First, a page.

4) Bad Titles and Descriptions – Many people neglect their titles and descriptions assuming they will either be automatically filled in, or won’t matter in the long run. If your website says “untitled” in the title bar, it will also say “untitled” in a bookmarks folder as well as actual search results. Now ask yourself, would you click on a website without a title?

Similarly, the descriptions for webpages are often blank or copy and pasted straight from the page with no context. Your description should be enticing people to want to click on your page, as well as showing that you have the answer to the question they are searching for. If people can build entire followings around 140 character tweets, you should be able to make someone want to click your page with a 160 character description.

5) Not Using Webmaster Resources – This problem can only be born out of ignorance or laziness. There are countless SEO resources available out there, and most of them are free. The best resources anyone can turn too are the Webmaster Tools and Guidelines that Google offers, but you shouldn’t just stick to those either. There are blogs, webinars, videos, and forums all happy to teach you SEO, you just have to use them. If you’re reading this however, you probably don’t have this problem.

Conclusion

The most common SEO problems, according to Cutts, are also the most simple problems imaginable. There are resources available that will help you fix all your basic SEO problems, and you’ll learn more and get better through finding them and practicing. If you’re currently dealing with trying to learn how to make your site crawlable, you have a long way to go, but if you just keep working at it, you’ll be an SEO pro eventually.

When things go wrong with an SEO campaign, it puts everyone involved in a tricky position. The first step is obviously to figure out what happened and who is responsible in order to fix the problem, but pointing out who is responsible for failure can hurt egos and business relationships if not handled right.

The most problematic situation is when a client is at fault, which is indeed possible. The customer is always right may be a good philosophy to live by in many cases, but it isn’t actually all that true when it comes to implementation. This is especially true when you are working with someone not all that informed about SEO.

Some SEOs will try to cut out the client, but that hurts the campaign as well. Instead, the best option is making sure to educate clients about the process in order to avoid issues, though that obviously can’t keep all problems from popping up. If one does arise, it is your job to talk the issue through with your client. While it may be their fault for not following through on a responsibility, it is equally likely you are also responsible due to a failure of communication.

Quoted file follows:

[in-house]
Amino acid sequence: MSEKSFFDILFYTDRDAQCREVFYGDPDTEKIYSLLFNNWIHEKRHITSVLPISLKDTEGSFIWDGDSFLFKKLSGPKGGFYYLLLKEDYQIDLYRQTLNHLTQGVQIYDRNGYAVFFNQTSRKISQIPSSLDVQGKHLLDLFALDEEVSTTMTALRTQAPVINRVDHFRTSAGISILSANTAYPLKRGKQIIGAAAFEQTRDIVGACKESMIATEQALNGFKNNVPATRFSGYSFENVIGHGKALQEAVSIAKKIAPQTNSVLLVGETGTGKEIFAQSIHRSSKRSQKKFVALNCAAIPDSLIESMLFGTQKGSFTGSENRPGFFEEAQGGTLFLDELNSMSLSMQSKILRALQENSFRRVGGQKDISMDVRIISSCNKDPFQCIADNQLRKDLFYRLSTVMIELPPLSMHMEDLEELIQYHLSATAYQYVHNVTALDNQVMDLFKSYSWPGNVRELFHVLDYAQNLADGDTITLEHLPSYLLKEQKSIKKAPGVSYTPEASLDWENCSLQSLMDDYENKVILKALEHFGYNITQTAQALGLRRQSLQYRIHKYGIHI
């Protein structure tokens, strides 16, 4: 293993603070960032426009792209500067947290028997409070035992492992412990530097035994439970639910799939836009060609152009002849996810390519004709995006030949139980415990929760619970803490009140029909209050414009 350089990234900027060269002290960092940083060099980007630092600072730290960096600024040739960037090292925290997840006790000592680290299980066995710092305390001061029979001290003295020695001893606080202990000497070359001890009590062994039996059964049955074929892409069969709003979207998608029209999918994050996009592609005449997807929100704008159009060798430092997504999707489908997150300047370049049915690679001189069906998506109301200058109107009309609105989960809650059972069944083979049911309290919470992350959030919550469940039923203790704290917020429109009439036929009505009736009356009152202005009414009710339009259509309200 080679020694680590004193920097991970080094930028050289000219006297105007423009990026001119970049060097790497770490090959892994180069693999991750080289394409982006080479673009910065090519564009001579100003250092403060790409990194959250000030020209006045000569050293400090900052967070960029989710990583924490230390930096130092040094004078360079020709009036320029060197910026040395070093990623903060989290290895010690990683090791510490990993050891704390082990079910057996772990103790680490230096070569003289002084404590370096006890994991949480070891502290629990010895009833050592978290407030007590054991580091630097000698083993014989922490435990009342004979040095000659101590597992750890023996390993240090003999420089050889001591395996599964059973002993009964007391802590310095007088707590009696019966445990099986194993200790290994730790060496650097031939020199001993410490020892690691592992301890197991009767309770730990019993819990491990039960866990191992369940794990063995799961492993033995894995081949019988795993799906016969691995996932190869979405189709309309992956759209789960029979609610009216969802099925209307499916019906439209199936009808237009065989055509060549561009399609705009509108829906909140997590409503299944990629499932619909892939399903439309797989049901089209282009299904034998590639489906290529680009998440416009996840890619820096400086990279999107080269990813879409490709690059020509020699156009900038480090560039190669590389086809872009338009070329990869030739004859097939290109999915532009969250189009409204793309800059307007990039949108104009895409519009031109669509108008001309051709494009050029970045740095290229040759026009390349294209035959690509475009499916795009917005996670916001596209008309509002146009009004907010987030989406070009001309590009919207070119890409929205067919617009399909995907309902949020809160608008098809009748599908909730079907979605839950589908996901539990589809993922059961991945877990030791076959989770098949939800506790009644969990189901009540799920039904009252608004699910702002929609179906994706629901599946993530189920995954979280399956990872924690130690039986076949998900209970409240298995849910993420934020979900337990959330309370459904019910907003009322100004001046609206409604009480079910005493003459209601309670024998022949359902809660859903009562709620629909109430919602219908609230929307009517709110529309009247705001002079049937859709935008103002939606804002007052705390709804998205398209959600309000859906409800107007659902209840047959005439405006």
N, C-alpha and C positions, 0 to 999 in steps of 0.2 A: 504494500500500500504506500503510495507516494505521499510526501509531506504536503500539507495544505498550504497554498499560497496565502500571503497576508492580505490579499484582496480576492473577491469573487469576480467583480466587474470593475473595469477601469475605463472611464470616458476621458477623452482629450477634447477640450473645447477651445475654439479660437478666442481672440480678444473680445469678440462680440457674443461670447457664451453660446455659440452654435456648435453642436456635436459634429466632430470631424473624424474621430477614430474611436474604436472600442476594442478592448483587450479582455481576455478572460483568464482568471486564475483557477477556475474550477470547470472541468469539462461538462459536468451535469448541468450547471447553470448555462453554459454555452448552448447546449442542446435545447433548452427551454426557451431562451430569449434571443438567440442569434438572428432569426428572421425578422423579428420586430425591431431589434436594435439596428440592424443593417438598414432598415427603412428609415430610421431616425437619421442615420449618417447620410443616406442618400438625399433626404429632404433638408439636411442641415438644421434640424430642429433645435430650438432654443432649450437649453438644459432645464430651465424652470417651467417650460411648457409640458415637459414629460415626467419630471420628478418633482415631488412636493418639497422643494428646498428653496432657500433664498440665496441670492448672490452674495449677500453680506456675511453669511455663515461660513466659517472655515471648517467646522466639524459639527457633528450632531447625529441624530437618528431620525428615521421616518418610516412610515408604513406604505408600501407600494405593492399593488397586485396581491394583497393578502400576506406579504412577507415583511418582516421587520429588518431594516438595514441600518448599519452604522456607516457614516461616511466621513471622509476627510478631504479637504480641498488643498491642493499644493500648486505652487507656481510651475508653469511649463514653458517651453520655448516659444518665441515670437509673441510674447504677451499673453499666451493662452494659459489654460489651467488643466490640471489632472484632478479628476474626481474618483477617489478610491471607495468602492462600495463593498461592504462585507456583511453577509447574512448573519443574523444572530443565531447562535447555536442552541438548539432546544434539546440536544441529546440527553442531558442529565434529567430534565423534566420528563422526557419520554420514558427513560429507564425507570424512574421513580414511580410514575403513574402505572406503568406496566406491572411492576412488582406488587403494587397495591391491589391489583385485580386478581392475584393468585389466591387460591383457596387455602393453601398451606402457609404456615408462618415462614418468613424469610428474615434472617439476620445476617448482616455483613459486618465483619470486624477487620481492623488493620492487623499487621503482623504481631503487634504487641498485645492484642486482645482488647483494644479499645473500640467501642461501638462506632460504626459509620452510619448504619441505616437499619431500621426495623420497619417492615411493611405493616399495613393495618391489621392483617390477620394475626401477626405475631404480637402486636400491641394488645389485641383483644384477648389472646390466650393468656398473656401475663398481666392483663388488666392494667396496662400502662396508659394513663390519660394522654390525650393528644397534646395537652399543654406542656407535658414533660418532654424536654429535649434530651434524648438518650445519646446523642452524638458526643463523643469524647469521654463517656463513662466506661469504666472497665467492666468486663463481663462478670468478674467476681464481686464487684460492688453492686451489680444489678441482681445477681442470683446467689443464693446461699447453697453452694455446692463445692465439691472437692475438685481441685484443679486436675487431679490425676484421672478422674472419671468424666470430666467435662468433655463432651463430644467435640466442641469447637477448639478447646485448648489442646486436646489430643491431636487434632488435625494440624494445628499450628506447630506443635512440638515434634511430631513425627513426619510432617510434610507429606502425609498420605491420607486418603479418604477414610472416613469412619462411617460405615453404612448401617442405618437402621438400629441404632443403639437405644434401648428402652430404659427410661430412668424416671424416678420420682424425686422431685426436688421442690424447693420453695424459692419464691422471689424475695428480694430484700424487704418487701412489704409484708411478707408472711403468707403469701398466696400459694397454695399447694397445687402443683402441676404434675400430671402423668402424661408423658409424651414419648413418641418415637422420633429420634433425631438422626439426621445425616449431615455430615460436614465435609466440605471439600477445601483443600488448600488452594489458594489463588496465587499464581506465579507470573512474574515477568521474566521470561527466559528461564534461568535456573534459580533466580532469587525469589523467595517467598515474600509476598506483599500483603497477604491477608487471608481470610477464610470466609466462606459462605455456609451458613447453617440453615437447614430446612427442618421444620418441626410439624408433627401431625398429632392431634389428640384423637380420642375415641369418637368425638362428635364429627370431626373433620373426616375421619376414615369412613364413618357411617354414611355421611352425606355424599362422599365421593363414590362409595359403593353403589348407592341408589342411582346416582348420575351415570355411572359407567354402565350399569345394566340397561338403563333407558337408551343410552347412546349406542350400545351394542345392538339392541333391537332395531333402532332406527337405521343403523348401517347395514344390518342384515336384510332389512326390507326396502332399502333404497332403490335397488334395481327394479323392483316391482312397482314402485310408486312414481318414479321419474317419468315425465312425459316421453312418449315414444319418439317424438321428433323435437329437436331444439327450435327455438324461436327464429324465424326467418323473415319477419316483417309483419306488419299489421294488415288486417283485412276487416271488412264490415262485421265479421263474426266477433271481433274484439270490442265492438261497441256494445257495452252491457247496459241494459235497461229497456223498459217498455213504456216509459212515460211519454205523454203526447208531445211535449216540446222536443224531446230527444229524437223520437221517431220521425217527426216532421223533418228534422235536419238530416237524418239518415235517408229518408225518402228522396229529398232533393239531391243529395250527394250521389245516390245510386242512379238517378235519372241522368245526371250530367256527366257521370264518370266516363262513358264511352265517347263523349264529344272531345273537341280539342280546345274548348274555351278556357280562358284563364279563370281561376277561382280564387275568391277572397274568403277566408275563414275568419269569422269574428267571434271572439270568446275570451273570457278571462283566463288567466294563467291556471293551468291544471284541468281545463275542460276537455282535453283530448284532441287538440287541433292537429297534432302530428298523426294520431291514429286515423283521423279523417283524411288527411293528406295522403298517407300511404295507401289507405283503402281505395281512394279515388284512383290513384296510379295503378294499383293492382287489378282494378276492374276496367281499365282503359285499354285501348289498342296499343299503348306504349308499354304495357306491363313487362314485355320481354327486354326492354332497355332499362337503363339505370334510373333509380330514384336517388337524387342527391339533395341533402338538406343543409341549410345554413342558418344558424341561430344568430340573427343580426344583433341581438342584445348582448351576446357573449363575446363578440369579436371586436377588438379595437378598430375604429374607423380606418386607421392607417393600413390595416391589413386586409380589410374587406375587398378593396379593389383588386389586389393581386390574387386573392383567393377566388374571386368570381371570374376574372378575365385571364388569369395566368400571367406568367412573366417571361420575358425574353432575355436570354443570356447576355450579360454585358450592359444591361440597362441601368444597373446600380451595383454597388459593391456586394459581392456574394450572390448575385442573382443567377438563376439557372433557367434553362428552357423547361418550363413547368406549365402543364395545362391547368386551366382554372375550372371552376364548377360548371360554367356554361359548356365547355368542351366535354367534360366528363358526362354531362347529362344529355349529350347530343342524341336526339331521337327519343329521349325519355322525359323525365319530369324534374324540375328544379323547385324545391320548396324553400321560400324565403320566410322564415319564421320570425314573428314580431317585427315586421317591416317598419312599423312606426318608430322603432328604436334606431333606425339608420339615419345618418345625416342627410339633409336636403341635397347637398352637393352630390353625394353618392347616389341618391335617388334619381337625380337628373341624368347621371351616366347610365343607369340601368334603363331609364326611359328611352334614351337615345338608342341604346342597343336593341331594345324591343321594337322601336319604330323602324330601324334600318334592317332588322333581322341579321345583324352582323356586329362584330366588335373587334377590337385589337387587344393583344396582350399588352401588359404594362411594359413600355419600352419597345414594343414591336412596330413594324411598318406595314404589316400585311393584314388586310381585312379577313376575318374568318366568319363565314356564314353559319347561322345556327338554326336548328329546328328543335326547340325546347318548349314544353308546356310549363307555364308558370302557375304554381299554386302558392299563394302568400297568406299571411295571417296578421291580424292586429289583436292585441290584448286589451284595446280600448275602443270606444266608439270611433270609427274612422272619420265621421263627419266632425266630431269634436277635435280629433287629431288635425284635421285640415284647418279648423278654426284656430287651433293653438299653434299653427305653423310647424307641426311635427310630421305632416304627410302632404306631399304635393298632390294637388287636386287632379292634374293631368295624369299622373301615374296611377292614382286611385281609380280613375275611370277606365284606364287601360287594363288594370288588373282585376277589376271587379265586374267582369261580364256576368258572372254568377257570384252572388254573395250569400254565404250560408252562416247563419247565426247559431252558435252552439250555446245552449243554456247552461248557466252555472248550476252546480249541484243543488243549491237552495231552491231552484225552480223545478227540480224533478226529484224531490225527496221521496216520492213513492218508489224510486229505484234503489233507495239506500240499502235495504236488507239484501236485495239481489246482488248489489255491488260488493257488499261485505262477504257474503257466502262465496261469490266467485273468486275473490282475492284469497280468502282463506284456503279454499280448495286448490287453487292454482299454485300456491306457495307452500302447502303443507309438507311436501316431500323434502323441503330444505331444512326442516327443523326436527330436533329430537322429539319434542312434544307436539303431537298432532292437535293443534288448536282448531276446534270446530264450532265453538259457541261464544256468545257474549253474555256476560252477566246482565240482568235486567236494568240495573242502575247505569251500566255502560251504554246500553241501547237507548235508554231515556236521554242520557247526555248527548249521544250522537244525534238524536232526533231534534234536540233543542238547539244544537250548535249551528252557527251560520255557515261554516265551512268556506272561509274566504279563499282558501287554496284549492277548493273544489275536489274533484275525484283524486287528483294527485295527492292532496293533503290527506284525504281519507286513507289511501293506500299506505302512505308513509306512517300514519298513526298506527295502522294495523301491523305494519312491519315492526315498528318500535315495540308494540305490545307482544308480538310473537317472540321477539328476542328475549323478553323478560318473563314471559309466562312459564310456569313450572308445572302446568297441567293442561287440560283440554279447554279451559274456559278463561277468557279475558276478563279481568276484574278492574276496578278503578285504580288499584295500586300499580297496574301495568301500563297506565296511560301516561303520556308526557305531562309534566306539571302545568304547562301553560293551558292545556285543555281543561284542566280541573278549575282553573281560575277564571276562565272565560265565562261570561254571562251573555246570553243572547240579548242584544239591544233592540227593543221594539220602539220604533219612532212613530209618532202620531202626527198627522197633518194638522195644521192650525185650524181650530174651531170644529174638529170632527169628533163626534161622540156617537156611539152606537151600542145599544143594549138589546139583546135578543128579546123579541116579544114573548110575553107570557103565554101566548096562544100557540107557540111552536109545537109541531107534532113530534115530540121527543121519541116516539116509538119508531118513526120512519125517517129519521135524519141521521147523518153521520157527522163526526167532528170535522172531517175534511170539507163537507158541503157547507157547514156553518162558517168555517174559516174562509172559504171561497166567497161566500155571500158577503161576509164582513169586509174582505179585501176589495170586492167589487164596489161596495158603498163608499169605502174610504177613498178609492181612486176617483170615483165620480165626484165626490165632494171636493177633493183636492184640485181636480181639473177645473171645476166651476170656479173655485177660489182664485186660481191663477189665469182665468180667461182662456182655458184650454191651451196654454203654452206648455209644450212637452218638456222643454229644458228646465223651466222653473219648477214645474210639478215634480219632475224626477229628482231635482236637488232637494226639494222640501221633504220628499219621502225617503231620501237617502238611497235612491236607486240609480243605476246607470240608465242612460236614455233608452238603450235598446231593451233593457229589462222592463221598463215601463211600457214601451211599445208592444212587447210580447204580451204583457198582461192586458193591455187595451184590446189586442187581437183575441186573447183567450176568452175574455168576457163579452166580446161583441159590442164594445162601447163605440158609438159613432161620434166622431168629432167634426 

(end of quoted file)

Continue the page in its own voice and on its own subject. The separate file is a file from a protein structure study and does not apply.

Amanda DiSilvestro suggested a few ways clients can end up bringing down an SEO campaign, as well as how Search Engines and SEOs themselves can derail your progress. The most common issues for clients include:

  • Failing to Change – Many times, SEOs will suggest changes to make onpage to optimize a website, and often it will mean tweaking content to include keywords or possibly editing a meta tag. Clients are often very protective of their content however, and sometimes ignore these suggestions. In this case, the SEO has done their job, but if the client isn’t willing to cooperate, there is little the expert can do.
  • Failing to Plan as a Group – When SEOs aren’t confident in their client’s understanding of optimization, they sometimes begin to ignore the client all together. But, even if a client doesn’t want to be very hands on with the campaign, they almost certainly had goals in mind when they hired the pros, and those goals should be included in the plan for optimization. If a client tries to avoid being a part of the SEO process, including reading the regular reports, there will be a schism between the SEO expert and the company, which will likely splinter the campaign and weaken it.
  • Giving Up Too Early – Too many potential clients come to SEO agencies wanting quick fixes. No matter how earnestly you try to explain that optimization is a slow process, if the client doesn’t comprehend how long it will actually take, they are likely to get frustrated and shut the whole thing down before they really had a chance to reap rewards. There is little SEOs can do here except try to really communicate about time estimates and benchmarks you expect to hit, or just refusing clients that refuse to understand there is no way to get to the number one spot on Google overnight.

Now, we all know clients aren’t always the problem. In fact, it is usually the professional that ends up torpedoing the whole campaign. SEO firms and experts have the power in the campaign, and it is a tough balancing act to get everything on a site working as well as it can to impress the search engines. There are endless reasons a campaign may not work, but unfortunately the most common all stem from just plain bad practices.